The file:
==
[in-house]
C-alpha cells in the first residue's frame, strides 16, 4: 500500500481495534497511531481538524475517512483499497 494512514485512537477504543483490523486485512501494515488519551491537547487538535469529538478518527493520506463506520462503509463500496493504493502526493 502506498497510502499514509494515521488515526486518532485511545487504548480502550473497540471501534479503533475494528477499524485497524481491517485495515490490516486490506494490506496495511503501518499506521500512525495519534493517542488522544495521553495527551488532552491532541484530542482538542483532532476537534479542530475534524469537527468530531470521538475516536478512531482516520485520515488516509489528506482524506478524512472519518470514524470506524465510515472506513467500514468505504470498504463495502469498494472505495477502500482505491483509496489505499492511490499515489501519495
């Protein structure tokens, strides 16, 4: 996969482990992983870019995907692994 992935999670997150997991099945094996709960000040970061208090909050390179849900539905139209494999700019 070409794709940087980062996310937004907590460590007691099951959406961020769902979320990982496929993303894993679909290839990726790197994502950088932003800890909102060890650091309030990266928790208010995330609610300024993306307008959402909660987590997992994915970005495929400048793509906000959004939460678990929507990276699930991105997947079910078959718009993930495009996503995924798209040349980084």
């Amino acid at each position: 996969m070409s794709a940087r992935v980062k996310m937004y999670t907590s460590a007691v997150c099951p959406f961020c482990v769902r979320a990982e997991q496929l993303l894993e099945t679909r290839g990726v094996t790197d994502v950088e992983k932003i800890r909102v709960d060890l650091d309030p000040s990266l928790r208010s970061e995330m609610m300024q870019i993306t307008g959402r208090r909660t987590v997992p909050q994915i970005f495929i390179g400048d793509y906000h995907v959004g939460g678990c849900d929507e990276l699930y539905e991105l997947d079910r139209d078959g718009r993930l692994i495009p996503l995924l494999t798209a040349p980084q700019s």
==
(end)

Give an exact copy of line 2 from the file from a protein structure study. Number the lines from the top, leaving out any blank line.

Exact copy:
C-alpha cells in the first residue's frame, strides 16, 4: 500500500481495534497511531481538524475517512483499497 494512514485512537477504543483490523486485512501494515488519551491537547487538535469529538478518527493520506463506520462503509463500496493504493502526493 502506498497510502499514509494515521488515526486518532485511545487504548480502550473497540471501534479503533475494528477499524485497524481491517485495515490490516486490506494490506496495511503501518499506521500512525495519534493517542488522544495521553495527551488532552491532541484530542482538542483532532476537534479542530475534524469537527468530531470521538475516536478512531482516520485520515488516509489528506482524506478524512472519518470514524470506524465510515472506513467500514468505504470498504463495502469498494472505495477502500482505491483509496489505499492511490499515489501519495